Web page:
Sub-National Movements, Cultural Flow, the Modern State, and the Malleability of Political Space: From Rational Choice to Transcultural Perspective and Back Again
Sub-national movements belong to the generic category of collective efforts to assert cultural nationalism in a territorial space that corresponds to an imaginary homeland. Typically, they question the fixed character of nations and central states as they strike out for their own living space. They draw their support from the affinity that their supporters feel with a particular language, religion, ethnicity, region or some deeply felt sense of collective grievance. Rising typically from a conflation of identity and material interests such movements gather force when the leading initiators succeed in attracting sympathisers from the imagined community corresponding to the cultural catchment. Central states contest the claims to legitimacy of such movements in the name of what sub-nationalists see as an outmoded nationalism, and resist their growth but eventually, when they cannot subdue them they start negotiation with the leadership of the sub-nationalist movement. Once sub-nationalists succeed in gaining power (through democratic elections or a negotiated transfer of power), a phase of banalisation of the original idea that had generated the movement in the first place sets in. In India, this phase has usually taken the form of the creation of new federal States where the leaders of the movement become office-holders of the new territorial unit.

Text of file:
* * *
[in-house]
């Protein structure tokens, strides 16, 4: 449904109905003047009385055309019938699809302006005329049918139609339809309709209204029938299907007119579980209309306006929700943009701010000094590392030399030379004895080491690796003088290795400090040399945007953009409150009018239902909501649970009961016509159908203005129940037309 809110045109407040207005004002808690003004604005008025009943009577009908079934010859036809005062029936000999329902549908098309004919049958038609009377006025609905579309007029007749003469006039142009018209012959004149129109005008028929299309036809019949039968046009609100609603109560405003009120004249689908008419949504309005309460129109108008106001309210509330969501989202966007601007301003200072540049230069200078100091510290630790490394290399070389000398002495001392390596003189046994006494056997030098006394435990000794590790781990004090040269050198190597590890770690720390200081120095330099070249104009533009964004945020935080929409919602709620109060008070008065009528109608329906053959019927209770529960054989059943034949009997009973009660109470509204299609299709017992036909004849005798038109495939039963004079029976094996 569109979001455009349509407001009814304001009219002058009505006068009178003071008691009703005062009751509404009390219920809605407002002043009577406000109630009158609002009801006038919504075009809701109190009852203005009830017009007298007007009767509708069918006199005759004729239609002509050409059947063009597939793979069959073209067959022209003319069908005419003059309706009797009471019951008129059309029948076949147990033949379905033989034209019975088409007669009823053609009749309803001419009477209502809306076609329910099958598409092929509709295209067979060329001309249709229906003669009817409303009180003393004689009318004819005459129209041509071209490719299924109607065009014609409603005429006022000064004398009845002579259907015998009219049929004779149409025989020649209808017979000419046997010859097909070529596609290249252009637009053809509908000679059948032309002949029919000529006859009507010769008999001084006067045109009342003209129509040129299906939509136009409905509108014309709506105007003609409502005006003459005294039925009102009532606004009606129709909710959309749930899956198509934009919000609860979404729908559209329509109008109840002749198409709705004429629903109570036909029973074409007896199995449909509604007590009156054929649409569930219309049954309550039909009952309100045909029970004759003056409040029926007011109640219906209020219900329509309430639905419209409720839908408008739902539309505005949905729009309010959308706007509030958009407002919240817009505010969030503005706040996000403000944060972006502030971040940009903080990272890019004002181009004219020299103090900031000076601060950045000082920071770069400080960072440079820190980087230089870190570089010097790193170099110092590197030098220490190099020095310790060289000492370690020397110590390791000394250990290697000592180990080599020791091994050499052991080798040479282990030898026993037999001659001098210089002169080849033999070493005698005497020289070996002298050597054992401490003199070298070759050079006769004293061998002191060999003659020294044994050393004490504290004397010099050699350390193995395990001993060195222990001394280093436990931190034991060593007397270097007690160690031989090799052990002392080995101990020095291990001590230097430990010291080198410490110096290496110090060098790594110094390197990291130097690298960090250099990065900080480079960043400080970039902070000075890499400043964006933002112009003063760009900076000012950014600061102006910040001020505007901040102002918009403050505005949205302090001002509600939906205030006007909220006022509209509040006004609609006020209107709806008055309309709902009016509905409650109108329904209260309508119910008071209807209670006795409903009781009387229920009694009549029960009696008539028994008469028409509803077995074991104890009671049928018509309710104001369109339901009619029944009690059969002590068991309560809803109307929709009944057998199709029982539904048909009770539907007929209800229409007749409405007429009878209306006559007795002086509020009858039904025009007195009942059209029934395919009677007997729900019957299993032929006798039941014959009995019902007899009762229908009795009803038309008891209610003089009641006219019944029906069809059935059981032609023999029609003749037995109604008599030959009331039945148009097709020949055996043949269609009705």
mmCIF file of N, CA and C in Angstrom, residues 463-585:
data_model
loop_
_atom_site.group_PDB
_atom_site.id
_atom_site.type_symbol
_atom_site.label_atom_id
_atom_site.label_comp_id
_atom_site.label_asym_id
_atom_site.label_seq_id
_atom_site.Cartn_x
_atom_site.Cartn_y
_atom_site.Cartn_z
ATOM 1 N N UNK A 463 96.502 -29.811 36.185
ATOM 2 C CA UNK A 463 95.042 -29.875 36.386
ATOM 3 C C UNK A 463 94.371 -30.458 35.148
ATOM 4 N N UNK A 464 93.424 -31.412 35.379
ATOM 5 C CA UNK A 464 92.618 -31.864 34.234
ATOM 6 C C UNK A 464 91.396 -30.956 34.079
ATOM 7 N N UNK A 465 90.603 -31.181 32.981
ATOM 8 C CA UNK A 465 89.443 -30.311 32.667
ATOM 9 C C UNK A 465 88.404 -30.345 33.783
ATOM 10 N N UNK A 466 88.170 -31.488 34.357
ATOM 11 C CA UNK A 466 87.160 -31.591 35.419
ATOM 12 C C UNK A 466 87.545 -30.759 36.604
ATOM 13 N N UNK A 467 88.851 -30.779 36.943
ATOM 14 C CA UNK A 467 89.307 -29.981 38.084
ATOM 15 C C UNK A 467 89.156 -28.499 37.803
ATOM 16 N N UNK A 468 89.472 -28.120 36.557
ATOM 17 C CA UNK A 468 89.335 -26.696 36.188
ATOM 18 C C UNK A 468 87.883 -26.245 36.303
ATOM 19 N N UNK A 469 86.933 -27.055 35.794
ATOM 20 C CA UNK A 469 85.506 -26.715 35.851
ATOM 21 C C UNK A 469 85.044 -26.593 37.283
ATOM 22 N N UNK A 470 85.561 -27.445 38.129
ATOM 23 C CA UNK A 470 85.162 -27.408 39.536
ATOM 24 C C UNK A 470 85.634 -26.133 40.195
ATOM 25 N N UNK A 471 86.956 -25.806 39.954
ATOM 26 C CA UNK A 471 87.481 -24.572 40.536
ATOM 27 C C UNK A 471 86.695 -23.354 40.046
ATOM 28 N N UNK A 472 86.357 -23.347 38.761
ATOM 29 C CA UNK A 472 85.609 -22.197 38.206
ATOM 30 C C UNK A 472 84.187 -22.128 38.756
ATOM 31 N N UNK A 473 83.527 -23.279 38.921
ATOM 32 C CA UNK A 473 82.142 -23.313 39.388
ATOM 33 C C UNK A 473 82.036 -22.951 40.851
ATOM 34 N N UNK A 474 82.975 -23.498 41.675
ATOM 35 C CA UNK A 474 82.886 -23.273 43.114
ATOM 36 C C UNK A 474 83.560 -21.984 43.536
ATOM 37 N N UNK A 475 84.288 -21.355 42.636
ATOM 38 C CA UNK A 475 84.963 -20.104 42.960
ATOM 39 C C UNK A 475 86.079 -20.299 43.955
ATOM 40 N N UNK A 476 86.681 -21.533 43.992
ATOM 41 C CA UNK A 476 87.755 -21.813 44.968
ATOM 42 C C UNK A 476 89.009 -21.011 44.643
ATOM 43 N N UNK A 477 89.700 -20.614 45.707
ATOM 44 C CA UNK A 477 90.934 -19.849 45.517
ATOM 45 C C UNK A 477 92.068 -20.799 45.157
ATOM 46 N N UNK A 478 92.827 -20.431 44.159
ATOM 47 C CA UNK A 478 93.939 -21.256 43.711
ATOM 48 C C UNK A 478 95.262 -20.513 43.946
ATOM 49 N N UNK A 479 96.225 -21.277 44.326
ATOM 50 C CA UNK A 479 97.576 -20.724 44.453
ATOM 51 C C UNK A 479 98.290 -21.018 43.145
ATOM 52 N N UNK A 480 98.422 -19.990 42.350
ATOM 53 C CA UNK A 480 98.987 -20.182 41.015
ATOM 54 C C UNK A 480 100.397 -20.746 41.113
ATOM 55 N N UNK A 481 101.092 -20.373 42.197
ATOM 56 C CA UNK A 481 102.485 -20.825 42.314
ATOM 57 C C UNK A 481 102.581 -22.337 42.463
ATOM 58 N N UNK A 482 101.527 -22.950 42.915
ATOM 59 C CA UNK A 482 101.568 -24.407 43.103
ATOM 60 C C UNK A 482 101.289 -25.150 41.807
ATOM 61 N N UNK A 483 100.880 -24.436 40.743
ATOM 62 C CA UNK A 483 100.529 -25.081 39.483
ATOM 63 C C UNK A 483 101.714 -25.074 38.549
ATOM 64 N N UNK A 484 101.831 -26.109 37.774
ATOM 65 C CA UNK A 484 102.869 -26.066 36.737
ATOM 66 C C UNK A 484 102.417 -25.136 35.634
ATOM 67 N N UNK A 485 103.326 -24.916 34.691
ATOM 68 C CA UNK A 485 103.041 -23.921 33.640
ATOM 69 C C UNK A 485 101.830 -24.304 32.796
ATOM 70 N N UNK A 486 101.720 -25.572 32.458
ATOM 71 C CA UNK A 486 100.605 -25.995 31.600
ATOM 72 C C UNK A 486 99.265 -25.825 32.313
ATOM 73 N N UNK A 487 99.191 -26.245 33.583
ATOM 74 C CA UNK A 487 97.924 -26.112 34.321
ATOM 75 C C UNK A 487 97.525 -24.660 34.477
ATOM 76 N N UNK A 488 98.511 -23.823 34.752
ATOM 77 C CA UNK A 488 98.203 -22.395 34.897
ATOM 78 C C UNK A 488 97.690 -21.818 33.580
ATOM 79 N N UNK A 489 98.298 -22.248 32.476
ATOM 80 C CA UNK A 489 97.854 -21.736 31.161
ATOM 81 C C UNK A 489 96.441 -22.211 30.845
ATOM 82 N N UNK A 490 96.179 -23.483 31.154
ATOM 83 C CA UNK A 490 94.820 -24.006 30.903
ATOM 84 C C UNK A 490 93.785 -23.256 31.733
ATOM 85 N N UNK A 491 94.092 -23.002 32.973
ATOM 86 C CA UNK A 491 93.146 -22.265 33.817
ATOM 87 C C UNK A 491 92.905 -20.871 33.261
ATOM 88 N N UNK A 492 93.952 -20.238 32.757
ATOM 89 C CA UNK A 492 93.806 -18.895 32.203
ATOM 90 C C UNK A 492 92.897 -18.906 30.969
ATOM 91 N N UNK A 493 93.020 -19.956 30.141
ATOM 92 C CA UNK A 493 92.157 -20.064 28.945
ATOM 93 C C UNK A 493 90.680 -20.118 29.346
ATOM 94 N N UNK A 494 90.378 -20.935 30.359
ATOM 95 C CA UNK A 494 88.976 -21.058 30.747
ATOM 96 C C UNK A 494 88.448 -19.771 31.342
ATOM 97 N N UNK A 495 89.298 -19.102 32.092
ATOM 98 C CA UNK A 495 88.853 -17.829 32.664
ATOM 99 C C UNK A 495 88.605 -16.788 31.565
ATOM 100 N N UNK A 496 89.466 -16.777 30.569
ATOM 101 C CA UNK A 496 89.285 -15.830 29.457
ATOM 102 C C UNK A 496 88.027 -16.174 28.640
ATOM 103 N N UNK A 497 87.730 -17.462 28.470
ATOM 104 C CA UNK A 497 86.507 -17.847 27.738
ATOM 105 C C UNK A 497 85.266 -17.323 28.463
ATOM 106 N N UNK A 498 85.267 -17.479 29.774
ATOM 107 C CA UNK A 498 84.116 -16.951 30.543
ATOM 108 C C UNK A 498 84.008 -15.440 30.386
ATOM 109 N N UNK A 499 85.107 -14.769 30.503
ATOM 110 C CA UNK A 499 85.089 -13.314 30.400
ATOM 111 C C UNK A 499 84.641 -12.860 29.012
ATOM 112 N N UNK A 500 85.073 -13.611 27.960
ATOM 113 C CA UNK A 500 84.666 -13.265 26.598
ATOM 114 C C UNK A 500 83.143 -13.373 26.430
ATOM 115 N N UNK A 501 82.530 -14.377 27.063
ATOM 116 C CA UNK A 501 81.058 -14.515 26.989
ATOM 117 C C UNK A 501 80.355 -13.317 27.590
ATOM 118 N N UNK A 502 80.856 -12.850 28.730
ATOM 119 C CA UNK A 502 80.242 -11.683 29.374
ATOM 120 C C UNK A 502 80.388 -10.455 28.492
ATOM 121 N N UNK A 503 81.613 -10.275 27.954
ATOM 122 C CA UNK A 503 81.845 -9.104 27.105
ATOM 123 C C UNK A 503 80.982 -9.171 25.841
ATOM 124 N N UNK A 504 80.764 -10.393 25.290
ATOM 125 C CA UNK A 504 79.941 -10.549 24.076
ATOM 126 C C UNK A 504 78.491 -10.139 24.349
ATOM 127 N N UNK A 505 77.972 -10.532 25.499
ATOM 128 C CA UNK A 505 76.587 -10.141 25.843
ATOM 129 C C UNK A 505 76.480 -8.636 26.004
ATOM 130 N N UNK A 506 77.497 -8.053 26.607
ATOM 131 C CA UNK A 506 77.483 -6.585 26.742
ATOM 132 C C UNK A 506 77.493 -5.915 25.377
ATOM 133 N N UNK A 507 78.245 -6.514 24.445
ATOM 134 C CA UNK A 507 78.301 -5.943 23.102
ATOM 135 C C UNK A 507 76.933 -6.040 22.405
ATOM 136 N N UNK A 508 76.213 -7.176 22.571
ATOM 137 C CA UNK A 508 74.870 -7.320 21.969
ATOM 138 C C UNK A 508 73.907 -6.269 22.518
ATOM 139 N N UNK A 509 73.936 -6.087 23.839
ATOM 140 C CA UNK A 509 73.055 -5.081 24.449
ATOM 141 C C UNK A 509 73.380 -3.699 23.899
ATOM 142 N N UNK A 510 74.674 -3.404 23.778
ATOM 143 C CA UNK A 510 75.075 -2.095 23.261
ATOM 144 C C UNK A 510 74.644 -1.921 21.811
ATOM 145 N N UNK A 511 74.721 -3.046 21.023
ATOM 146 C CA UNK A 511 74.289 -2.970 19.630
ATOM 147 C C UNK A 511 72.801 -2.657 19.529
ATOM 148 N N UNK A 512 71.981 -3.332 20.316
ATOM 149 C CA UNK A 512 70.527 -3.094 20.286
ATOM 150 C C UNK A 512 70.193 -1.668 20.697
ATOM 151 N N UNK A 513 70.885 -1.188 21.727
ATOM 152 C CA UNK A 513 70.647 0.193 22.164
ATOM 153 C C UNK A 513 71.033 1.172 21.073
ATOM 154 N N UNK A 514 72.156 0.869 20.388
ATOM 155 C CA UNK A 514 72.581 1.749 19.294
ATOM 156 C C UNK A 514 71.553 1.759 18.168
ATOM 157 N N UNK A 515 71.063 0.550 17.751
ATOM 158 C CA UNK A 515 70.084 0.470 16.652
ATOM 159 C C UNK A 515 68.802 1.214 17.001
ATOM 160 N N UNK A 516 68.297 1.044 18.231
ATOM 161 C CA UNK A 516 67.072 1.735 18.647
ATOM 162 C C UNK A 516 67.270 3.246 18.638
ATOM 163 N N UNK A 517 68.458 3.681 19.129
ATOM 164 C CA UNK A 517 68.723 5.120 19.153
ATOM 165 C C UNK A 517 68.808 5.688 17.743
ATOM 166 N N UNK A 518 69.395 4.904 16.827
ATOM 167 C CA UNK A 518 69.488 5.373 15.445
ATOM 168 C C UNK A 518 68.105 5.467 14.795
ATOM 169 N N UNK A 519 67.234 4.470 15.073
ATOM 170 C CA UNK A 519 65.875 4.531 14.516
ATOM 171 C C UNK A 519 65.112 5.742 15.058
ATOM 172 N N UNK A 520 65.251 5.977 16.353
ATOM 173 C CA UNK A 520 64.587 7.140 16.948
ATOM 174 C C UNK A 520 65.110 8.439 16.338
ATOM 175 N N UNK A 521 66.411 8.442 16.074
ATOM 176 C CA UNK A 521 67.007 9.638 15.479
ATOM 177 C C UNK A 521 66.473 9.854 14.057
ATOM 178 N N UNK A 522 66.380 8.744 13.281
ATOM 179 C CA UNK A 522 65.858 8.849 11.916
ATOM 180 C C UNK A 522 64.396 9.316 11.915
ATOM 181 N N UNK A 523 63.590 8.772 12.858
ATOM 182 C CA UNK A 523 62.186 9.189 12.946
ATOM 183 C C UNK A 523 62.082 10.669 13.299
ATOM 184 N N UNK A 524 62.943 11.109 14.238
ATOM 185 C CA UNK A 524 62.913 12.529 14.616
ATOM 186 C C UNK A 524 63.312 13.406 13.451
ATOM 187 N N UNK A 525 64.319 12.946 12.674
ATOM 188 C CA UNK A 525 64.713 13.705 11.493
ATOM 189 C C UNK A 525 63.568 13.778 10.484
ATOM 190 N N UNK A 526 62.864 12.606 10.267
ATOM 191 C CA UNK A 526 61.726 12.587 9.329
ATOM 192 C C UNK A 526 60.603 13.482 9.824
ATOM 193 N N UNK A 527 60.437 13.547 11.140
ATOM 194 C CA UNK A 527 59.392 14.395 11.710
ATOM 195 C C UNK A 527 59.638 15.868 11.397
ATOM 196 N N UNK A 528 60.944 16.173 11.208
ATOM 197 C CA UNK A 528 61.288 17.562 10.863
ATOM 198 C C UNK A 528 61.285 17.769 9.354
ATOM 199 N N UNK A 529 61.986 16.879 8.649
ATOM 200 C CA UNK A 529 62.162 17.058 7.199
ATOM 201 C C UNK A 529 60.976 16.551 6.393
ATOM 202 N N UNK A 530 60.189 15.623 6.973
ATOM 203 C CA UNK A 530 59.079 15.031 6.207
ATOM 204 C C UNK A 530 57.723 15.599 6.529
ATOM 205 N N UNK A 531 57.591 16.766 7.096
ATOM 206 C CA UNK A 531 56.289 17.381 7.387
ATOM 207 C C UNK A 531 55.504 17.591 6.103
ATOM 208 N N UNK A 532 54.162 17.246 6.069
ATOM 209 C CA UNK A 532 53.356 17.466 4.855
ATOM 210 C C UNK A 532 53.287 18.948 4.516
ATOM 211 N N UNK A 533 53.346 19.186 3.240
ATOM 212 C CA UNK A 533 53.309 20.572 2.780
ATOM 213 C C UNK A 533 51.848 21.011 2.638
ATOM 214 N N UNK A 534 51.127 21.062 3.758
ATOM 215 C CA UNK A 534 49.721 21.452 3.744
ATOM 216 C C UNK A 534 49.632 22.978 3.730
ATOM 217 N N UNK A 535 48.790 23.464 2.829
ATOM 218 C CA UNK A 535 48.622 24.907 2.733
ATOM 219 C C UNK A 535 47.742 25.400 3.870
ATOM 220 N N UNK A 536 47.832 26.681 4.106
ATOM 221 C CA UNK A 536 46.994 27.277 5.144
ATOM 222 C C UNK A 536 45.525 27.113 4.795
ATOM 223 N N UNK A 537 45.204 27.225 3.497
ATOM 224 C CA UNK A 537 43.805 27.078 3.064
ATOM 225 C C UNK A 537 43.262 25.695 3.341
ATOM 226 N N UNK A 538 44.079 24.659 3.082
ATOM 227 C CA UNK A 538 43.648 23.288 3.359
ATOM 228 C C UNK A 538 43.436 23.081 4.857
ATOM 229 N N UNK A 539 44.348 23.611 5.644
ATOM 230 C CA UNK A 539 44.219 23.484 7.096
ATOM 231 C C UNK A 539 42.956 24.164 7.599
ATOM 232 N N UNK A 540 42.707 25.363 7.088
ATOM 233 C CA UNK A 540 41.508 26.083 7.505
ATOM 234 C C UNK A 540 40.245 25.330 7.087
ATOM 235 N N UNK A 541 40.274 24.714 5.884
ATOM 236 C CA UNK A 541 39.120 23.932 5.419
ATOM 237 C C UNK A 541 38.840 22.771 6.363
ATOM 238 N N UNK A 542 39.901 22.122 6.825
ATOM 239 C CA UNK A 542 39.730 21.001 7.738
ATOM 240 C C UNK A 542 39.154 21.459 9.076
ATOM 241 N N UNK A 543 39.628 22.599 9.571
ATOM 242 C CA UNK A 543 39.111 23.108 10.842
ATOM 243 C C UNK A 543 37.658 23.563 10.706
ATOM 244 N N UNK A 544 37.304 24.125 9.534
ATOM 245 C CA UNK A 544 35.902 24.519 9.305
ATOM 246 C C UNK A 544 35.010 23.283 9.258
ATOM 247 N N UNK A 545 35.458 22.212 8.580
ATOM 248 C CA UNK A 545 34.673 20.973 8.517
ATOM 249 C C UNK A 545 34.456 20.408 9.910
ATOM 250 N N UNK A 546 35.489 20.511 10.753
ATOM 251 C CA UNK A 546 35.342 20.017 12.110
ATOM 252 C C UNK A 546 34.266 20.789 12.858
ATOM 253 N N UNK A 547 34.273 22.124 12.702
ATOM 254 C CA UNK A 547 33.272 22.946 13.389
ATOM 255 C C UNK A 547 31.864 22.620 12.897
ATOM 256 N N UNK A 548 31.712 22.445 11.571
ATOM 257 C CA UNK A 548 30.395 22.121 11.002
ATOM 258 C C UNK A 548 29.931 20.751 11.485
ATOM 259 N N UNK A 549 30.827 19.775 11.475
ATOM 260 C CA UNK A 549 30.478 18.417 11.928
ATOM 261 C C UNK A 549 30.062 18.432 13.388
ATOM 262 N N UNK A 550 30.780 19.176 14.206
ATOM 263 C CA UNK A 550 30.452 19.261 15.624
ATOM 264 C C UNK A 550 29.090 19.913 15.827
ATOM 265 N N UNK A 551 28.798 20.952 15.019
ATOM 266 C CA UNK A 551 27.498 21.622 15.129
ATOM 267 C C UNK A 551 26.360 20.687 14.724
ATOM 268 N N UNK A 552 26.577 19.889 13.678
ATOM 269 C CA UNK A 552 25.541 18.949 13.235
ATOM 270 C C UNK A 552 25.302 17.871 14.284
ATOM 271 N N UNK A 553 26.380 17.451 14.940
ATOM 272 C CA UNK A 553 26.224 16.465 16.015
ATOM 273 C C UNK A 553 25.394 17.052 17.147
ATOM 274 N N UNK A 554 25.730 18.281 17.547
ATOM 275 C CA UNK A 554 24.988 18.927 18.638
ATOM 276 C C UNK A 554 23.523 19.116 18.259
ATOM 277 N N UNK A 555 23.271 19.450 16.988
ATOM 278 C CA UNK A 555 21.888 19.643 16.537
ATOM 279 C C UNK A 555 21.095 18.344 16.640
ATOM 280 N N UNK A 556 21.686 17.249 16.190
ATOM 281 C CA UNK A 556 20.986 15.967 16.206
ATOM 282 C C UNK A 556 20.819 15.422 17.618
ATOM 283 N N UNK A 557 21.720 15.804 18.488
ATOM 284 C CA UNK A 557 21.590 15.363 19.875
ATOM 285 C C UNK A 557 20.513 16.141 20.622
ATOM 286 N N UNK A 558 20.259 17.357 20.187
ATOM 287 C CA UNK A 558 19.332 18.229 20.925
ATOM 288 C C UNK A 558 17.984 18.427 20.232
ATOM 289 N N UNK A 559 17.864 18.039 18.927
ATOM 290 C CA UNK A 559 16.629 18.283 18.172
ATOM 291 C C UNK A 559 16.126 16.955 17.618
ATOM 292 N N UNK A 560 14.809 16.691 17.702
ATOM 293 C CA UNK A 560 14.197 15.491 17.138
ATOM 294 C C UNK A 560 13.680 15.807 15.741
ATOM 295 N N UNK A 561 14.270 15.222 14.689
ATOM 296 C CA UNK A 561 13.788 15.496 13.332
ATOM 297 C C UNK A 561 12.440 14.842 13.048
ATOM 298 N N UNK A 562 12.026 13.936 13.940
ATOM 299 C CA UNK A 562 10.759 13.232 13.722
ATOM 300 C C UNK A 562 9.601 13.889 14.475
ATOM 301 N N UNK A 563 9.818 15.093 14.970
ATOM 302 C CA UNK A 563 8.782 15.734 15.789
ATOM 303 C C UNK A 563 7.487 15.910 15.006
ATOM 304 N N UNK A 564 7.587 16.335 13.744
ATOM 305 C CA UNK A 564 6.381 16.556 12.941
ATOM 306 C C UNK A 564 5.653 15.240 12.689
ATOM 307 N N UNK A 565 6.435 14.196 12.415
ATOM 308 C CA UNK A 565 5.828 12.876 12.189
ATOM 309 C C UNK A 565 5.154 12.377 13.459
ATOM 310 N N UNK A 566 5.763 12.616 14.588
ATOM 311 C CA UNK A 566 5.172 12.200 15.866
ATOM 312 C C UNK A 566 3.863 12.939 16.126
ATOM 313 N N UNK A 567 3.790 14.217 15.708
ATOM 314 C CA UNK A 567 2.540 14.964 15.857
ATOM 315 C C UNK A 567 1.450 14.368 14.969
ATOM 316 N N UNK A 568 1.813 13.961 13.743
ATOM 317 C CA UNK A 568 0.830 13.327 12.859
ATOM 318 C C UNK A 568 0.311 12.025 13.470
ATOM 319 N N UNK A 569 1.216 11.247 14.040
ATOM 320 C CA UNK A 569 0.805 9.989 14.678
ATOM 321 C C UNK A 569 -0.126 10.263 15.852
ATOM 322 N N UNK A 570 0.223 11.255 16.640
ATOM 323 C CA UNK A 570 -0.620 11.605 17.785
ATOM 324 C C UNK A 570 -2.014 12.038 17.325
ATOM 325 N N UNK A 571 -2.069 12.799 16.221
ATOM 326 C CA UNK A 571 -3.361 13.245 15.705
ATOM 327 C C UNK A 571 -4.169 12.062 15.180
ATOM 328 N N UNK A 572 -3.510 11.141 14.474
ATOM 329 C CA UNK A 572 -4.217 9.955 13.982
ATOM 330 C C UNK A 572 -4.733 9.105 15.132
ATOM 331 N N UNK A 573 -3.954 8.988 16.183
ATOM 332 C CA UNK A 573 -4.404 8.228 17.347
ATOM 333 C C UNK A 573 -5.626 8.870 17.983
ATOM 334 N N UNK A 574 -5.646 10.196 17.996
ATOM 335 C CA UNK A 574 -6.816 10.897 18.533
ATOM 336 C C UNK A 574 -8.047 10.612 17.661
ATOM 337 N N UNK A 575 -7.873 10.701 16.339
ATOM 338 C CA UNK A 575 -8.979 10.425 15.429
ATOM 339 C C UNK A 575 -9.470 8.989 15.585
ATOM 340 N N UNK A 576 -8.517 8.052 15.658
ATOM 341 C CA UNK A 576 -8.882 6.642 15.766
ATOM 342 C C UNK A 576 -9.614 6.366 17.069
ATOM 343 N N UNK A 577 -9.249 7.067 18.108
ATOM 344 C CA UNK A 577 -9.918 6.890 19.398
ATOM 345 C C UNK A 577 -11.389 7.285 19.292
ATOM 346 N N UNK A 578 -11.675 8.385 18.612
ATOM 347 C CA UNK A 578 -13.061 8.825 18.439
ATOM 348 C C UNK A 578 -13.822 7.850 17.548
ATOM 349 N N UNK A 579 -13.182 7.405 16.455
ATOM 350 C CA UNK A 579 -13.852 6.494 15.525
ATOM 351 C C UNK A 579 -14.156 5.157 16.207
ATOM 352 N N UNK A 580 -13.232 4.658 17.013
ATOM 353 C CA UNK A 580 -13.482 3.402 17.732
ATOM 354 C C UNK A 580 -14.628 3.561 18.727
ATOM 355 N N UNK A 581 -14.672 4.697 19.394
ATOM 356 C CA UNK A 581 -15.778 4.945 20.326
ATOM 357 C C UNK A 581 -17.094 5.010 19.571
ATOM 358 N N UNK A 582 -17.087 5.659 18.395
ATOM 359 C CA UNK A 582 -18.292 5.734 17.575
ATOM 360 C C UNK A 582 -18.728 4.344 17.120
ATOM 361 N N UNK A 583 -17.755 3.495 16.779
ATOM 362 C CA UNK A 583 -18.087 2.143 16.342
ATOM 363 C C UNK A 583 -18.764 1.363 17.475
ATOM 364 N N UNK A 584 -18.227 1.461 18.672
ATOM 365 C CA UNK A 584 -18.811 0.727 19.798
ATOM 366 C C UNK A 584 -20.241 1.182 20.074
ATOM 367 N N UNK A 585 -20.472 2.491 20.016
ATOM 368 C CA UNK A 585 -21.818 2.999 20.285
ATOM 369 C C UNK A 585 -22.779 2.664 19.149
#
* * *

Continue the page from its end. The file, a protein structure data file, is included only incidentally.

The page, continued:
This ‘rational politics of cultural nationalism’ hypothesis is partially challenged in contemporary Indian politics by the emergence of some new movements from within old sub-nationalist movements that have gone through a full life cycle from initiation to banalisation. The movement for a separate Telengana State which its proponents wish to be carved out of Andhra Pradesh, one of the first sub-national movements of India, is the focus of this article. Based on this empirical exemplar, the article aims at a reappraisal of conventional models of sub-national movements in the light of counterfactuals such as the reappearance of a movement where conventional theory did not predict it, and to look for a new explanation which adds re-use of collective memory, the non-linearity of time, the dynamism of imagined communities, and cultural and conceptual ‘flow’ to the conventional arguments of politics driven by power and interests. Instead of predicting a ‘once-for-all’ state-formation, based on what the article calls the ‘illusion of permanence’, the revised model presented here is more circumspect about the future, which it conceptualises in terms of probabilities, contingent on a larger cluster of factors, compared to the conventional model of the rational politics of cultural nationalism.